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I am trying to convert an MP4 video file into an f4v video file so that I can stream the video with Flash Media Server. Ideally, I would like to convert the mp4 into various bitrates, so that I can accomplish multi-bitrate streaming of the video. I am pretty sure that ffmpeg is capable of this, but I keep getting different error messages. Here is the latest that I tried:

ffmpeg.exe -i source.mp4 -ar 150 destination.f4v

I am getting the following error message with this: "Unable to find a suitable output format for 'destination.mp4' destination.mp4: Invalid argument

Thanks in advance!

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2 Answers 2

A few notes:

  1. An MP4 file is already suitable for streaming, provided that it contains H.264 for video and AAC for audio. Is source.mp4 already H.264/AAC? If so, no need to transcode to F4V. Speaking of F4V...
  2. An F4V is just an MP4 file with H.264 video and AAC audio. It just happens to have a file extension suggested by Adobe for Flash video. Nothing special.
  3. '-ar 150' is almost certainly not what you want-- this implies 150 Hz. CD-quality audio is 44100 Hz. Did you mean '-ab' to se the audio bitrate? Be advised that that's expressed in bits/second and 150 would still be too low.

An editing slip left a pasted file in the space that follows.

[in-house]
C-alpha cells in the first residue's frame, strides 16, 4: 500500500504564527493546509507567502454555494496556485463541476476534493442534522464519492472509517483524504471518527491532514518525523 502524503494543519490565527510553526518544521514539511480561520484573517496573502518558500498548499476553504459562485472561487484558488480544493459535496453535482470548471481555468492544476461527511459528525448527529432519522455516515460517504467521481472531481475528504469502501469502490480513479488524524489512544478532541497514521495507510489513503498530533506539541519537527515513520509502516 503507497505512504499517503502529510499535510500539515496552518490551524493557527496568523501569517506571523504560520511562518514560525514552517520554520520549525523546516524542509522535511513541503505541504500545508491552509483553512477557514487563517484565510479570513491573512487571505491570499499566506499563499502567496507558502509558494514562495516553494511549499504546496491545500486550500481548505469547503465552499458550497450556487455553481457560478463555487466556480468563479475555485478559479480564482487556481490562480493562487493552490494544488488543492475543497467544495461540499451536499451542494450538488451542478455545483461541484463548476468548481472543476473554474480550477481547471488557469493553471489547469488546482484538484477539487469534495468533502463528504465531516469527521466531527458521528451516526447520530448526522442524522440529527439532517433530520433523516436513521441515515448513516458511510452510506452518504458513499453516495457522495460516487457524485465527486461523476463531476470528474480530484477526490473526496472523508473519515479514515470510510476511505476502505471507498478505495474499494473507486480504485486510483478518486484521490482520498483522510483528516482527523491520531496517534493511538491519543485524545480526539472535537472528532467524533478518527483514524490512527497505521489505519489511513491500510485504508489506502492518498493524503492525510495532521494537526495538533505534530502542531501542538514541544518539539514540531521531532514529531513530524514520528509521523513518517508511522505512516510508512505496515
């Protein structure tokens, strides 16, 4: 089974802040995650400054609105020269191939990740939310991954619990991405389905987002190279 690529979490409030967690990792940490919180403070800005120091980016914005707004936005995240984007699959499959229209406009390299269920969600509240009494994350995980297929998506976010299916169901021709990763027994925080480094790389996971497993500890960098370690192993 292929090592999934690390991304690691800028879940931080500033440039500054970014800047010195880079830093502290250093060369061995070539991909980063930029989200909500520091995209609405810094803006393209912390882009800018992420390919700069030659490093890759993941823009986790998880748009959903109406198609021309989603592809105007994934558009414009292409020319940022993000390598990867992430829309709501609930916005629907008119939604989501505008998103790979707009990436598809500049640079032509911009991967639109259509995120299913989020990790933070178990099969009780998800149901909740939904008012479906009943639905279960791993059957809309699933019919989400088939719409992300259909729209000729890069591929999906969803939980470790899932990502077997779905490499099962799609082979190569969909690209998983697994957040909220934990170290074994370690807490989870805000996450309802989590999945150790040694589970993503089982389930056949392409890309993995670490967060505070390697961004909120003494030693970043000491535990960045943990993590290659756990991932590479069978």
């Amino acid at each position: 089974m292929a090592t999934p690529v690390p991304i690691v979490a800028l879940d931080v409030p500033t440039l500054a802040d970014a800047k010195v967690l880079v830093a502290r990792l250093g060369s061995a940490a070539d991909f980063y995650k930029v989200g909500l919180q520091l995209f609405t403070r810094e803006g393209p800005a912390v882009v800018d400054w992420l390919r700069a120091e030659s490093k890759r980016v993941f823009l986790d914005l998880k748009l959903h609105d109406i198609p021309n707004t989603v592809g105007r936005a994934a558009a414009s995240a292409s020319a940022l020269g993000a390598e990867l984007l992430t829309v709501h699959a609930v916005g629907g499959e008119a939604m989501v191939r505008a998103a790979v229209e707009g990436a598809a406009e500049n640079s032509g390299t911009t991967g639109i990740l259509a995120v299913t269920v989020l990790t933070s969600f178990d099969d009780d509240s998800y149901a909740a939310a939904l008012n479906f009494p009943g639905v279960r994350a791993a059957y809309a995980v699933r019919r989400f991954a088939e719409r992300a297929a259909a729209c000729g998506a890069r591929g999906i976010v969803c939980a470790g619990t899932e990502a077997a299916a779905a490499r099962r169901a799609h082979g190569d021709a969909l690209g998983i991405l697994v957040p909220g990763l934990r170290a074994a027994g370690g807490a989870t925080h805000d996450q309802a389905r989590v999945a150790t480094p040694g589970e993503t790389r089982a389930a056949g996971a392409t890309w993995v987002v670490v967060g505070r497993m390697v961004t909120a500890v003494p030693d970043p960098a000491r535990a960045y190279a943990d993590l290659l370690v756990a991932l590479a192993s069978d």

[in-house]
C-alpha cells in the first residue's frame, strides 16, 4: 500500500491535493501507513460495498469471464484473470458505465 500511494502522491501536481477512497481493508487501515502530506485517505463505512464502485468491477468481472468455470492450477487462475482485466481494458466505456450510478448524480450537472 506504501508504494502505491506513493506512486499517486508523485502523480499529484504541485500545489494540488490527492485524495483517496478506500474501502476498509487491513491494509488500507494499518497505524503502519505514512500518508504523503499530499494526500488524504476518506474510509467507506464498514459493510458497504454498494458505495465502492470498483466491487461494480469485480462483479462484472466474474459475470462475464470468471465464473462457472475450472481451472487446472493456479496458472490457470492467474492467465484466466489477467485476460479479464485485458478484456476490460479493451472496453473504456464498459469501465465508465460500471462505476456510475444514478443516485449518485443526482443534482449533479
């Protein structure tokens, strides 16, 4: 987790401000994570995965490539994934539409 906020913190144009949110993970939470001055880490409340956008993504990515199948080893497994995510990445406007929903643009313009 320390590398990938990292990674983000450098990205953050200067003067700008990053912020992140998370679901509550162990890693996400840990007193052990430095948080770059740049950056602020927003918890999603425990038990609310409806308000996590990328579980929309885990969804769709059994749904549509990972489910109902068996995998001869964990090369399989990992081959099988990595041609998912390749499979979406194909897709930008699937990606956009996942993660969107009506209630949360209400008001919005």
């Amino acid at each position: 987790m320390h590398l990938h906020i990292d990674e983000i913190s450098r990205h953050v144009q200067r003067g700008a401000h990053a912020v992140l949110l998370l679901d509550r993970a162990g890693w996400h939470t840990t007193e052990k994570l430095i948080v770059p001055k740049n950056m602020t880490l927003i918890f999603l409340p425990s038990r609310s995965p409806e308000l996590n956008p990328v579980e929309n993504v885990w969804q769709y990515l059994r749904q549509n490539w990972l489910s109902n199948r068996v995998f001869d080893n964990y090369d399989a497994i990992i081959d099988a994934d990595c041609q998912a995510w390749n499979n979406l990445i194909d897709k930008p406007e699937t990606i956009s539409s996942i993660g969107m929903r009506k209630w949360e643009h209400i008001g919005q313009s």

4. Did you copy and paste the error message directly? Because you specified an output of 'destination.f4v' while the error mentions 'destination.mp4'. I can't account for this discrepancy. Perhaps revise the question with the full error output.
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First, .f4v is not the official extension of F4V video format, at least in the eyes of ffmpeg.

If you want to stream an mp4 file, some implementations of flash players will allow you to seek to a place not yet downloaded. The normal resolution is to convert (actually just repackage) these files in an f4v container.

To convert to f4v that is compatible with streaming, you need to use a FLV metadata injector, such as Yamdi (http://yamdi.sourceforge.net/)

Steps you can take:

ffmpeg.exe -i source.mp4 -vcodec copy -acodec copy destination.flv

This will repackage the video and audio directly into an flv file. FFMPEG will automatically use the f4v format if your input is H.264.

yamdi -i destination.flv -o destination.f4v

After inserting the metadata, your f4v file is now ready for streaming. If you omit this last step, you can only navigate to parts where the file has been download.

FYI, if you can support variable bitrates, use the -crf option. Two-pass encoding will give u a bitrate close to the bitrate you specify, but will take twice the time. Constant rate factor though will give u a constant quality, but you'll probably have to test different values (sane for unperceivable loss: 18 - 24) to get the bitrate you want.

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